September142014
“You wrecked me and
I apologized.” Never again. (via fuckoff-mondays)

(Source: bridgetoteranarnia, via 110713)

September122014
“I’m an idealist. I think this revolution should be fun. If I’m going to be part of a revolution, I would like for it to be enjoyable. We seem to have only lost that in the last generation. If anything it’s the last generation that’s been like, “Yeah, are you gonna sit around and talk about politics and feminism and changing the world?” Yes! Yes I am. In the pub. With gigantic hair and amazing shoes on.” Caitlin Moran (via huffingtonpostwomen)

(via smartgirlsattheparty)

6PM
3PM
“You should be angry. You must not be bitter. Bitterness is like cancer. It eats upon the host. It doesn’t do anything to the object of its displeasure. So use that anger. You write it. You paint it. You dance it. You march it. You vote it. You do everything about it. You talk it. Never stop talking it.” Maya Angelou (via theremixkid)

(via smartgirlsattheparty)

3PM
npr:

Musical training doesn’t just improve your ear for music, it also helps your ear for speech. That’s the takeaway from an unusual new study published in The Journal of Neuroscience. Researchers found that kids who took music lessons for two years didn’t just get better at playing the trombone or violin. They found that playing music also helped kids’ brains process language.
This Is Your Brain. This Is Your Brain On Music
Photo credit: Annie Tritt for NPR

npr:

Musical training doesn’t just improve your ear for music, it also helps your ear for speech. That’s the takeaway from an unusual new study published in The Journal of Neuroscience. Researchers found that kids who took music lessons for two years didn’t just get better at playing the trombone or violin. They found that playing music also helped kids’ brains process language.

This Is Your Brain. This Is Your Brain On Music

Photo credit: Annie Tritt for NPR

(via smartgirlsattheparty)

3PM

smartgirlsattheparty:

dynamicafrica:

Today, September 8th, is the 60th birthday of Ruby Nell Bridges - a woman who, being the first black child to attend an all-white school in New Orleans in 1960, underwent a traumatizing ordeal that came to signify the deeply troubled state of race relations in America.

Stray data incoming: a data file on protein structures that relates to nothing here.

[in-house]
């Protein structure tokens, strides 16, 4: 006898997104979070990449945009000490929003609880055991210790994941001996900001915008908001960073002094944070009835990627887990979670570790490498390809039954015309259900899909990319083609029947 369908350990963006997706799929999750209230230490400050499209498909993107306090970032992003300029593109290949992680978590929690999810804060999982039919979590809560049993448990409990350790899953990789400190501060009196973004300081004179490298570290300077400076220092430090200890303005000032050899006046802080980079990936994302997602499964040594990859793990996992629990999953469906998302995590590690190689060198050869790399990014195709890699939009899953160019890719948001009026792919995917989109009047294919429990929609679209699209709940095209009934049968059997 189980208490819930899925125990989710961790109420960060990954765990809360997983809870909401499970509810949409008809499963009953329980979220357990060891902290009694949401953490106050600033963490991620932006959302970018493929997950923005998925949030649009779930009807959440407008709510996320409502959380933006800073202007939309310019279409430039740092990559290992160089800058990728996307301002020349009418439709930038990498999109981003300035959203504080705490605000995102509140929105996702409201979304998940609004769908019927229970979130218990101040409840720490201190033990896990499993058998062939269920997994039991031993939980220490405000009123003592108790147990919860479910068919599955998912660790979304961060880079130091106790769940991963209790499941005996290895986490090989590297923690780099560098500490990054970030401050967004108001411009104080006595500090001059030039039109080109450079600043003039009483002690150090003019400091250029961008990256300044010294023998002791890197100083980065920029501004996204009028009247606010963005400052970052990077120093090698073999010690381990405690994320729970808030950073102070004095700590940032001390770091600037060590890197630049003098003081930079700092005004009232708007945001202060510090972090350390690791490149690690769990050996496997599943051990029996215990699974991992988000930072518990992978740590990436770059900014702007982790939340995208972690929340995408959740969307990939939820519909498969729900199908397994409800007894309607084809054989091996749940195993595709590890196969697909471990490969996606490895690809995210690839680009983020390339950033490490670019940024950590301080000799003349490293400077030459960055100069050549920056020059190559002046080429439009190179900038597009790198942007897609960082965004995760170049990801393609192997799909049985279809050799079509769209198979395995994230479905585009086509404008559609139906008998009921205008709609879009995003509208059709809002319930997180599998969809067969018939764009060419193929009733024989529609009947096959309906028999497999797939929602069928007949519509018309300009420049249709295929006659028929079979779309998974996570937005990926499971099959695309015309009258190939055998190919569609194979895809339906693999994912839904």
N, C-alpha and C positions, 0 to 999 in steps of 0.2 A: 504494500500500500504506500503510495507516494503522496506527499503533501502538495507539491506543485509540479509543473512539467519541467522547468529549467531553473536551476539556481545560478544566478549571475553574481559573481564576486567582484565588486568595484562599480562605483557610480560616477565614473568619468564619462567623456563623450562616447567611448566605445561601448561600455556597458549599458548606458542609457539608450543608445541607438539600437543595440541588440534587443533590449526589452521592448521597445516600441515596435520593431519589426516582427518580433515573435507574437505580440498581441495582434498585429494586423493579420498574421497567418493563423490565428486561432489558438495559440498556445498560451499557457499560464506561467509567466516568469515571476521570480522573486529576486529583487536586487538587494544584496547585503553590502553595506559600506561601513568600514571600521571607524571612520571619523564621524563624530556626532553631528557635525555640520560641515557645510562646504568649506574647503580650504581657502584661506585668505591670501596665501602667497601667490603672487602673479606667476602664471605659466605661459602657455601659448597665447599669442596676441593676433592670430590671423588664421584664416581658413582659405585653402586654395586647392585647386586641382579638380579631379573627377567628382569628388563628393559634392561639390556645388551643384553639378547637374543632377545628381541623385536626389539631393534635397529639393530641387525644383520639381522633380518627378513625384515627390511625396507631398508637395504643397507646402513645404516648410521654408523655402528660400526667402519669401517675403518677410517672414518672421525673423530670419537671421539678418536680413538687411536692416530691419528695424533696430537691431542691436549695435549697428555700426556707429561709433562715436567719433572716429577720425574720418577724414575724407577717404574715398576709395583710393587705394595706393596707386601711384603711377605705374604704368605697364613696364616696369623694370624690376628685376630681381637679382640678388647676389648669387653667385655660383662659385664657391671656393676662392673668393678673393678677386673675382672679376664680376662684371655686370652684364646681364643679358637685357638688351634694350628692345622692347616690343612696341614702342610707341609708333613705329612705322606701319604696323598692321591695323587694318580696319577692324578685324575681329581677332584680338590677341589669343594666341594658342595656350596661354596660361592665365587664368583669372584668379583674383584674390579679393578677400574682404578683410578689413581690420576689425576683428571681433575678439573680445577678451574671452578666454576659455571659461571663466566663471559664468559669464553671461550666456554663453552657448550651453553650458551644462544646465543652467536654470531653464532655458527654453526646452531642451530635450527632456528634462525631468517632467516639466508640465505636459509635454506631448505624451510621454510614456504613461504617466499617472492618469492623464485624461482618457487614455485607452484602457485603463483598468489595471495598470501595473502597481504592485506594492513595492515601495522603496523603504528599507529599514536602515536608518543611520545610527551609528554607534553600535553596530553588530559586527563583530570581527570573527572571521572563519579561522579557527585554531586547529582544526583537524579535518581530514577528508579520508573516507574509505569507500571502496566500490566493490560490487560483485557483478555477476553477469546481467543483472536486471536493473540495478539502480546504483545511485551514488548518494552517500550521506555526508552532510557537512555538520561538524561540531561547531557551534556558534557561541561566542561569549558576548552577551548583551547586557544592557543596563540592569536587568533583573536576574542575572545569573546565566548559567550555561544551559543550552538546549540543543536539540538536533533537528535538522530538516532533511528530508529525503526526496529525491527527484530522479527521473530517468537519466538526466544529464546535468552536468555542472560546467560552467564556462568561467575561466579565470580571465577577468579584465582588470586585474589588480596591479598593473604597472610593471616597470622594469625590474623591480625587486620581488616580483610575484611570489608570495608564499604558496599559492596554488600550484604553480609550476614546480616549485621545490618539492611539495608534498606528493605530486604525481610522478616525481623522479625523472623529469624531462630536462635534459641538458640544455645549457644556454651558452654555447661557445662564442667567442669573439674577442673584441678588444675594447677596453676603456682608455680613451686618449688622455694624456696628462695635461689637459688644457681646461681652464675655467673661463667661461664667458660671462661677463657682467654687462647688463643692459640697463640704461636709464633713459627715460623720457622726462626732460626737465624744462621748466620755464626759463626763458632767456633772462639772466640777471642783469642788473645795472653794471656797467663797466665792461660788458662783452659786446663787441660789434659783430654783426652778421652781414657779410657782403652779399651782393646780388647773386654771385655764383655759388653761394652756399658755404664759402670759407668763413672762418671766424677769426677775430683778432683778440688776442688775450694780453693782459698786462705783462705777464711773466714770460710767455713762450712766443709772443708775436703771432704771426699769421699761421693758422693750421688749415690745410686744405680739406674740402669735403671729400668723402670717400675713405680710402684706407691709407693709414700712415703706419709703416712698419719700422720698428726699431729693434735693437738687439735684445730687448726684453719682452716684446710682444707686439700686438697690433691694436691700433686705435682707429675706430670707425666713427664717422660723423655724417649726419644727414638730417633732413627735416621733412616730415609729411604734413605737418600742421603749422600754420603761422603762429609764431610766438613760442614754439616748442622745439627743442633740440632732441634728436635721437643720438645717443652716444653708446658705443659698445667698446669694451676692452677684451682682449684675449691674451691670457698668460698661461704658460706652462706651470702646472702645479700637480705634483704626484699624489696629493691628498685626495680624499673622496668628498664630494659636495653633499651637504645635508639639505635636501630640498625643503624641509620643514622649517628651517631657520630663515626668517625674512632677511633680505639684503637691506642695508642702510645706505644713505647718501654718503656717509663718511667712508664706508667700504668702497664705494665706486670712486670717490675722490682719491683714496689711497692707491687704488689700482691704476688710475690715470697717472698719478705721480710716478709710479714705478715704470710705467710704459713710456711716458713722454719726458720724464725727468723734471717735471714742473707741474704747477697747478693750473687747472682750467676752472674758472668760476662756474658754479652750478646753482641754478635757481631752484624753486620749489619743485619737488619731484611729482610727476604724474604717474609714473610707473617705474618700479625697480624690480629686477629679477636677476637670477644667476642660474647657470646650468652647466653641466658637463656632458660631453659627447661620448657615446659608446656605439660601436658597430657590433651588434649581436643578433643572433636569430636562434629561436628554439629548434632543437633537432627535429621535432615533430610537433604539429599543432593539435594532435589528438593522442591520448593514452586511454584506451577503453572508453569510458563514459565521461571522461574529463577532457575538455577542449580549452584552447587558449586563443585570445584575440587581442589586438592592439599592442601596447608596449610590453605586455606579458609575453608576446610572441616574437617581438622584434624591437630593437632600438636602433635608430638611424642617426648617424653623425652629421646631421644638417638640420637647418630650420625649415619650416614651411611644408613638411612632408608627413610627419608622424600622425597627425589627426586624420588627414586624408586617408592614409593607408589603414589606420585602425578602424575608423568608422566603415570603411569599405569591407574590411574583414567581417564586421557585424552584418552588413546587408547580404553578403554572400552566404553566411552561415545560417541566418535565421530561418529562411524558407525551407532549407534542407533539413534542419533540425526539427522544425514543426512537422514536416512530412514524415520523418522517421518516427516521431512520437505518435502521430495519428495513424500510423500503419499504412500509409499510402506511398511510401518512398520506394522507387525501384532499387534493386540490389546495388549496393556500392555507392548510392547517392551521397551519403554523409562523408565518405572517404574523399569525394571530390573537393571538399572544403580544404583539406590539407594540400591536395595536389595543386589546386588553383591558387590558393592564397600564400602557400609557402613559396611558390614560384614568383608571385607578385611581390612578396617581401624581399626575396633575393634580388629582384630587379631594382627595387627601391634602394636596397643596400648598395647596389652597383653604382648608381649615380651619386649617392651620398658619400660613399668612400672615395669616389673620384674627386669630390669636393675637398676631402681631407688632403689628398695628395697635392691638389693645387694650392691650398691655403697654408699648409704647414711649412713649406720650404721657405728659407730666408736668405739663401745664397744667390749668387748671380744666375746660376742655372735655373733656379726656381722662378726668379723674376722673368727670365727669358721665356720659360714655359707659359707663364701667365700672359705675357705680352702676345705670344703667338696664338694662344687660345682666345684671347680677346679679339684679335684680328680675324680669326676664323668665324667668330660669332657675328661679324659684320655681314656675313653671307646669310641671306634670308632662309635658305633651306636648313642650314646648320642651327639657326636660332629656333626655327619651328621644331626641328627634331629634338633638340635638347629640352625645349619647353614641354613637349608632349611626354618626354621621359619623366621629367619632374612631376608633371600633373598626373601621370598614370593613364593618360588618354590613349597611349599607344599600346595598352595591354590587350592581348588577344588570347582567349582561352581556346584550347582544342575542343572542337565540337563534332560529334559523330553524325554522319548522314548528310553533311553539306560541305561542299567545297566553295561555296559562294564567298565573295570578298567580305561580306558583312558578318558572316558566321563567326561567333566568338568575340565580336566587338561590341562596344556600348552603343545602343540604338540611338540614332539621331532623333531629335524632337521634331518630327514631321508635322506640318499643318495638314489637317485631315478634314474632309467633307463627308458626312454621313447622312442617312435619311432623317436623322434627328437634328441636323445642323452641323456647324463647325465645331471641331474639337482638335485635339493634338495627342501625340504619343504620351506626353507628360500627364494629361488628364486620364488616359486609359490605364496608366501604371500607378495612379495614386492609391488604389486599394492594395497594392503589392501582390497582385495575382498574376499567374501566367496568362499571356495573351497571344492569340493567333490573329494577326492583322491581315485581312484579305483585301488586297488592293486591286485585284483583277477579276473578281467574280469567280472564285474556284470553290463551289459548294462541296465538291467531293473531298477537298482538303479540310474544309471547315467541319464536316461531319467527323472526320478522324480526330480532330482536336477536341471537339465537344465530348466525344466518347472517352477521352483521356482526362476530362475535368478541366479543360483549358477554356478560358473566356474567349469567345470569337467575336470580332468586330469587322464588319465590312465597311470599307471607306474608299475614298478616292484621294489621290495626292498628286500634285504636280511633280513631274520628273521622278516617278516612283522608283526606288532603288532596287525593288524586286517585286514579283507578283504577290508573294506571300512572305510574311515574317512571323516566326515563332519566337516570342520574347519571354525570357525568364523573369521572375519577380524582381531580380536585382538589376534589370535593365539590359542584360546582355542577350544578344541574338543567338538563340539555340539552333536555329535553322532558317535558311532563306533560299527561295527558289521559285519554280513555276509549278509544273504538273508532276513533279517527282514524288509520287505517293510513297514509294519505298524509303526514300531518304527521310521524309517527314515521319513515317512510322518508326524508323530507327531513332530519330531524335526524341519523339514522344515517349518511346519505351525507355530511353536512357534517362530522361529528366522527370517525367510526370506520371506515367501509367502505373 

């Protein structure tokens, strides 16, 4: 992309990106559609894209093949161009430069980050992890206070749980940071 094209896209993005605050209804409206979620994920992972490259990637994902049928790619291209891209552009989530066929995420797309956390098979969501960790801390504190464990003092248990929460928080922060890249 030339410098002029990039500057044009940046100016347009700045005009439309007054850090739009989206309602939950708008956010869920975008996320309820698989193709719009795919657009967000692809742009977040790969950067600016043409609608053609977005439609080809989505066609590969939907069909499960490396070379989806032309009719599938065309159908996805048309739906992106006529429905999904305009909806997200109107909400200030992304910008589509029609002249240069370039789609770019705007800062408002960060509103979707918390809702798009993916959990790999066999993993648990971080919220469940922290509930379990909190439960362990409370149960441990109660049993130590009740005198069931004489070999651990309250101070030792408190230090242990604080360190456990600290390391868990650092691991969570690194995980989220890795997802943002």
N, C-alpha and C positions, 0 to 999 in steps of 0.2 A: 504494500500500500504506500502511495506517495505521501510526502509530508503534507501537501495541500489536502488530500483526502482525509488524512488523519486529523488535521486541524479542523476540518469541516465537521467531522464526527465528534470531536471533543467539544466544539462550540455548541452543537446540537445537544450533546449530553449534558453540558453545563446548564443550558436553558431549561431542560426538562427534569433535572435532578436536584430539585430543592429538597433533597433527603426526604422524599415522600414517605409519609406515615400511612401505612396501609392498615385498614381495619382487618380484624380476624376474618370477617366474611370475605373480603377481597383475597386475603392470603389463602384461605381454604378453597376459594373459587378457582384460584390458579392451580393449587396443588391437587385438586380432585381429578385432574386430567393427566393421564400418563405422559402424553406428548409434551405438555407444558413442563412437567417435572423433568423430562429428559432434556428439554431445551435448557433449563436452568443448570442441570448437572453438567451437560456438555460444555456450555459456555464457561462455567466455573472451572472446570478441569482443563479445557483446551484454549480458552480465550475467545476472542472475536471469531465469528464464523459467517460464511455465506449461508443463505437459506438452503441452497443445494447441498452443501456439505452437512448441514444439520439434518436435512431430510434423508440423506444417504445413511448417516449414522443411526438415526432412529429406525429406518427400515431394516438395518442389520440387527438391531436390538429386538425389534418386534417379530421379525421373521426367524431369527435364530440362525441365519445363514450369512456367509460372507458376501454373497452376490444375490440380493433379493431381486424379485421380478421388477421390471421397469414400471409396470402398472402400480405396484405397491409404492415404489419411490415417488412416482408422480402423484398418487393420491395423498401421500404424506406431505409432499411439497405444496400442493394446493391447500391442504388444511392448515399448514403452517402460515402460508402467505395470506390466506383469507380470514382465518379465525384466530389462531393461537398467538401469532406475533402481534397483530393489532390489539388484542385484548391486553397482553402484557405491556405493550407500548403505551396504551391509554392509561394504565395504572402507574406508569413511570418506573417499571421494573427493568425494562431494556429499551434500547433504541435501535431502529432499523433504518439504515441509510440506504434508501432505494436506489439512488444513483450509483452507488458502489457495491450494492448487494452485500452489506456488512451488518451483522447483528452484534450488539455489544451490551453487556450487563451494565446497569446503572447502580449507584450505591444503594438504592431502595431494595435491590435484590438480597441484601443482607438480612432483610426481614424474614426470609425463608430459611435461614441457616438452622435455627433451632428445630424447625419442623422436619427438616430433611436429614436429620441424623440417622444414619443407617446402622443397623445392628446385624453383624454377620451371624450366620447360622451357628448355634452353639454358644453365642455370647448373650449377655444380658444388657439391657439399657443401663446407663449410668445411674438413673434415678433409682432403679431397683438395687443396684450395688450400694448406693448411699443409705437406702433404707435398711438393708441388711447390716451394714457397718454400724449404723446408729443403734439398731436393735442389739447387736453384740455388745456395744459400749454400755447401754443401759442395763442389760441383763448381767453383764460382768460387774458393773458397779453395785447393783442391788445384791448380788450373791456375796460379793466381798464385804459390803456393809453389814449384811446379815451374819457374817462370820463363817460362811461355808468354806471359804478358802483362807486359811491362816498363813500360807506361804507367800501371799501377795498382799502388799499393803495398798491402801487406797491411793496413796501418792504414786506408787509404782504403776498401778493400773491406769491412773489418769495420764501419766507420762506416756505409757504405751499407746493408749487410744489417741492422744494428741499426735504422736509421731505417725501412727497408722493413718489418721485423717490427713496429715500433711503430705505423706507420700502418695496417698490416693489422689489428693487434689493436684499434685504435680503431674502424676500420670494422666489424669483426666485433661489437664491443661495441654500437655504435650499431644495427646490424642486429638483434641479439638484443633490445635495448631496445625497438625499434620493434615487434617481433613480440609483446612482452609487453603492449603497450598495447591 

On her first day of school at William Frantz Elementary School, during a 1997 NewsHour interview Bridges recalled that she was perplexed by the site that befell, thinking that it was some sort of Mardi Gras celebration:

"Driving up I could see the crowd, but living in New Orleans, I actually thought it was Mardi Gras. There was a large crowd of people outside of the school. They were throwing things and shouting, and that sort of goes on in New Orleans at Mardi Gras.”

Only six-years-old at the time, little Ruby had to deal with a slew of disgusting and violent harassment, beginning with threats of violence that prompted then President Eisenhower to dispatch U.S Marshals as her official escorts, to teachers refusing to teach her and a woman who put a black baby doll in a coffin and demonstrated outside the school in protest of Ruby’s presence there. This particular ordeal had a profound effect on young Ruby who said that it “scared me more than the nasty things people screamed at us.”

Only one teacher, Barbara Henry, would teach Ruby and did so for over a year with Ruby being the only pupil in her class.

The Bridges family suffered greatly for their brave decision. Her father lost his job, they were barred from shopping at their local grocery store, her grandparents, who were sharecroppers, were forcibly removed from their land, not to mention the psychological effect this entire ordeal had on her family. There were, however, members of their community - both black and white - who gathered behind the Bridges family in a show of support, including providing her father with a new job and taking turns to babysit Ruby.

Part of her experience was immortalized in a 1964 Norman Rockwell painting, pictured above, titled The Problem We All Live With. Her entire story was made into a TV movie released in 1998.

Despite the end of the segregation of schools in the United States, studies and reports show that the situation is worse now than it was in the 1960s.

Today, still living in New Orleans, Briges works as an activist, who has spoken at TEDx, and is now chair of the Ruby Bridges Foundation.

Smart Girl in History! 

3PM

4oq:

true friendship is talking about masturbating and it not being weird 

(via lovemaaaary)

3PM
emilianadarling:


scoutfinches:

lazylunatic:

a-spoon-is-born:

trapbuddha:

adumbrant:

nirvanatrill:

Albert Einstein teaching a physics class at Lincoln university (HCBU in Pennsylvania) in 1946

Sure as hell never mention that about him.

HOMIE

His anti-racism views and work are often totally ignored by historians.

EVEN OUR HISTORIANS ARE RACIST

did… did you think historians weren’t racist?

Friend, if you did not realize that historians are racist then I have some bad news for you. 

emilianadarling:

scoutfinches:

lazylunatic:

a-spoon-is-born:

trapbuddha:

adumbrant:

nirvanatrill:

Albert Einstein teaching a physics class at Lincoln university (HCBU in Pennsylvania) in 1946

Sure as hell never mention that about him.

HOMIE

His anti-racism views and work are often totally ignored by historians.

EVEN OUR HISTORIANS ARE RACIST

did… did you think historians weren’t racist?

Friend, if you did not realize that historians are racist then I have some bad news for you. 

(via bit-of-a-caffeine-addiction)

2PM
September112014

boltonsrepairshop:

IS THAT A GIF IN A GIF IN A GIF

(Source: notthedisneyyourelookingfor, via thesamiproject)

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